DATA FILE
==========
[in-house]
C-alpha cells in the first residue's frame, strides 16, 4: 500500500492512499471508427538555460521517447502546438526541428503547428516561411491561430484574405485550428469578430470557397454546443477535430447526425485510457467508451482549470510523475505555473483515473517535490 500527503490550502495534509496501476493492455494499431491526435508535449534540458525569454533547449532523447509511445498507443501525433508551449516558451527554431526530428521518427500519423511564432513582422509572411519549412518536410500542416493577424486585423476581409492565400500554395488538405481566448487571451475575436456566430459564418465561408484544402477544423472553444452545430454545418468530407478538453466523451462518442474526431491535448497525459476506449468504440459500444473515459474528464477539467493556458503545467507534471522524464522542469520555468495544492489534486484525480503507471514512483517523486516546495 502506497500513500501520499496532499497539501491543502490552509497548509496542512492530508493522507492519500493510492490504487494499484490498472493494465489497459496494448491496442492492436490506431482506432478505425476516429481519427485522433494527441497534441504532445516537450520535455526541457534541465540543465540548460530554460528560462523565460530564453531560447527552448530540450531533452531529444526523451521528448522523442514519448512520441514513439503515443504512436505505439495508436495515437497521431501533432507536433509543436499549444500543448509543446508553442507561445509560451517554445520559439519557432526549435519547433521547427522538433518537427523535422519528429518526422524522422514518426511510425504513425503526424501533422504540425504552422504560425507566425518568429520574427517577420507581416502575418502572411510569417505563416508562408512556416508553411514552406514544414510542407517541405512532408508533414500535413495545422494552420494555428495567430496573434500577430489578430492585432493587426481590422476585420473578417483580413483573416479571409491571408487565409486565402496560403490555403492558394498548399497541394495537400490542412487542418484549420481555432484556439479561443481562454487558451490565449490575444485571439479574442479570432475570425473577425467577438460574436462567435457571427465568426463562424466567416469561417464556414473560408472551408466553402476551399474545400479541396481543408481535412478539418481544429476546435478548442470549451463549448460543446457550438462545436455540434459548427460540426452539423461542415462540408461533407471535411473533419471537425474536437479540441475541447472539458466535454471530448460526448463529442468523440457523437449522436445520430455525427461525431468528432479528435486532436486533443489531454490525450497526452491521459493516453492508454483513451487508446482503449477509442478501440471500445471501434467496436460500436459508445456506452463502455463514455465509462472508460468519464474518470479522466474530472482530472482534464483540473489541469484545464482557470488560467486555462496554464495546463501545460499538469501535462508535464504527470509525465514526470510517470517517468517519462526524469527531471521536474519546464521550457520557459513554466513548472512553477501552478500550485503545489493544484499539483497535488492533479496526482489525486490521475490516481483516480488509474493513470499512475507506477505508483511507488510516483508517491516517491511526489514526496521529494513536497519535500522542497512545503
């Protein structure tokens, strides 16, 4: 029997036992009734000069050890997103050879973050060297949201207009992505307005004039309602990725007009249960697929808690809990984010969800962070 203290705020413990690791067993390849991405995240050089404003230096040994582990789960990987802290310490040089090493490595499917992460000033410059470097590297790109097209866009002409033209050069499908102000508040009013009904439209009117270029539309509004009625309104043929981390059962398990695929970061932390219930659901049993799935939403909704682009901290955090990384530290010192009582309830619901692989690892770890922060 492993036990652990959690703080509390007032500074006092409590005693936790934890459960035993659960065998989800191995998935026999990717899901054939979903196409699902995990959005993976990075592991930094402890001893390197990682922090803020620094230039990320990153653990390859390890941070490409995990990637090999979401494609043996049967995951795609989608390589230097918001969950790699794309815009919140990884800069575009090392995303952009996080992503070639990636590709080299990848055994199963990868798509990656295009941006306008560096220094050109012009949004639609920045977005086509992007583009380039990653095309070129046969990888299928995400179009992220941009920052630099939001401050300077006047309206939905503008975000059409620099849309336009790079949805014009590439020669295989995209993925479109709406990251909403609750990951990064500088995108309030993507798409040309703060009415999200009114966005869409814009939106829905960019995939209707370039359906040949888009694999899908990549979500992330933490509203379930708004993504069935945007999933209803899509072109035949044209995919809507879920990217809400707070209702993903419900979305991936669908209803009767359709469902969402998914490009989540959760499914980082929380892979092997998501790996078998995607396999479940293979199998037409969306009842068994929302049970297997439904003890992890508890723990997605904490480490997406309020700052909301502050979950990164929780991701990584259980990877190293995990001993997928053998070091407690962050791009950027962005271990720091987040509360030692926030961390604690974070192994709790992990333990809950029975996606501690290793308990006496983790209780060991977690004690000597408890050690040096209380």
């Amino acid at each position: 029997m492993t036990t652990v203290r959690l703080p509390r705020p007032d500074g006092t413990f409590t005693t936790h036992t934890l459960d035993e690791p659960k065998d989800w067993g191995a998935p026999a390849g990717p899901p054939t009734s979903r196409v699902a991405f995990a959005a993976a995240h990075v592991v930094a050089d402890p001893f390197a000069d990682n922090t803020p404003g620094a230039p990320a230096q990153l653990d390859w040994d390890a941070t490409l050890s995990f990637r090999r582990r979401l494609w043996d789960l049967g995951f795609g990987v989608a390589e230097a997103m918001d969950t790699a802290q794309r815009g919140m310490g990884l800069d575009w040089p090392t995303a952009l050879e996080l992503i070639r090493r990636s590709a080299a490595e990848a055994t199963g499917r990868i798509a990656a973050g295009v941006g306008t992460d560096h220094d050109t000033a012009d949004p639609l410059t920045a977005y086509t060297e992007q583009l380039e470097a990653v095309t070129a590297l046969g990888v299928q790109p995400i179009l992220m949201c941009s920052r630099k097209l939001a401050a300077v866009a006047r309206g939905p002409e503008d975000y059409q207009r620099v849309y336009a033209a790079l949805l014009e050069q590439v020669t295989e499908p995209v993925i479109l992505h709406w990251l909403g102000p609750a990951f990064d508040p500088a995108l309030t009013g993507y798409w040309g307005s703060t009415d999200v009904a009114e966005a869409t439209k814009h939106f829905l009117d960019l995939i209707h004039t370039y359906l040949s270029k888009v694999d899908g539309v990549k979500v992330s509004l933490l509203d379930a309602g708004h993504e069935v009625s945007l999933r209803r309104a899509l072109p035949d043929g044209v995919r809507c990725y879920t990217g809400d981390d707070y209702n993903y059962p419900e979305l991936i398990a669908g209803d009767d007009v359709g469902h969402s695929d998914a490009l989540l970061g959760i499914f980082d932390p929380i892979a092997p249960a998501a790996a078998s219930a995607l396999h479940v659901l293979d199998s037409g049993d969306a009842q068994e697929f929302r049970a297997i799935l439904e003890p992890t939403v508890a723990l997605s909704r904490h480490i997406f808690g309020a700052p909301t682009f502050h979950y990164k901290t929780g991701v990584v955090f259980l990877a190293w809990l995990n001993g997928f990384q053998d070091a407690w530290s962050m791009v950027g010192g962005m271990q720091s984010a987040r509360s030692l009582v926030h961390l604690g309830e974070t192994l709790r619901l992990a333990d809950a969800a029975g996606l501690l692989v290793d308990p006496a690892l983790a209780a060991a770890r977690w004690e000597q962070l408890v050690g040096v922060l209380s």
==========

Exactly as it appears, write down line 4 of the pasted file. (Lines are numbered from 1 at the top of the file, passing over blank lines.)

């Amino acid at each position: 029997m492993t036990t652990v203290r959690l703080p509390r705020p007032d500074g006092t413990f409590t005693t936790h036992t934890l459960d035993e690791p659960k065998d989800w067993g191995a998935p026999a390849g990717p899901p054939t009734s979903r196409v699902a991405f995990a959005a993976a995240h990075v592991v930094a050089d402890p001893f390197a000069d990682n922090t803020p404003g620094a230039p990320a230096q990153l653990d390859w040994d390890a941070t490409l050890s995990f990637r090999r582990r979401l494609w043996d789960l049967g995951f795609g990987v989608a390589e230097a997103m918001d969950t790699a802290q794309r815009g919140m310490g990884l800069d575009w040089p090392t995303a952009l050879e996080l992503i070639r090493r990636s590709a080299a490595e990848a055994t199963g499917r990868i798509a990656a973050g295009v941006g306008t992460d560096h220094d050109t000033a012009d949004p639609l410059t920045a977005y086509t060297e992007q583009l380039e470097a990653v095309t070129a590297l046969g990888v299928q790109p995400i179009l992220m949201c941009s920052r630099k097209l939001a401050a300077v866009a006047r309206g939905p002409e503008d975000y059409q207009r620099v849309y336009a033209a790079l949805l014009e050069q590439v020669t295989e499908p995209v993925i479109l992505h709406w990251l909403g102000p609750a990951f990064d508040p500088a995108l309030t009013g993507y798409w040309g307005s703060t009415d999200v009904a009114e966005a869409t439209k814009h939106f829905l009117d960019l995939i209707h004039t370039y359906l040949s270029k888009v694999d899908g539309v990549k979500v992330s509004l933490l509203d379930a309602g708004h993504e069935v009625s945007l999933r209803r309104a899509l072109p035949d043929g044209v995919r809507c990725y879920t990217g809400d981390d707070y209702n993903y059962p419900e979305l991936i398990a669908g209803d009767d007009v359709g469902h969402s695929d998914a490009l989540l970061g959760i499914f980082d932390p929380i892979a092997p249960a998501a790996a078998s219930a995607l396999h479940v659901l293979d199998s037409g049993d969306a009842q068994e697929f929302r049970a297997i799935l439904e003890p992890t939403v508890a723990l997605s909704r904490h480490i997406f808690g309020a700052p909301t682009f502050h979950y990164k901290t929780g991701v990584v955090f259980l990877a190293w809990l995990n001993g997928f990384q053998d070091a407690w530290s962050m791009v950027g010192g962005m271990q720091s984010a987040r509360s030692l009582v926030h961390l604690g309830e974070t192994l709790r619901l992990a333990d809950a969800a029975g996606l501690l692989v290793d308990p006496a690892l983790a209780a060991a770890r977690w004690e000597q962070l408890v050690g040096v922060l209380s």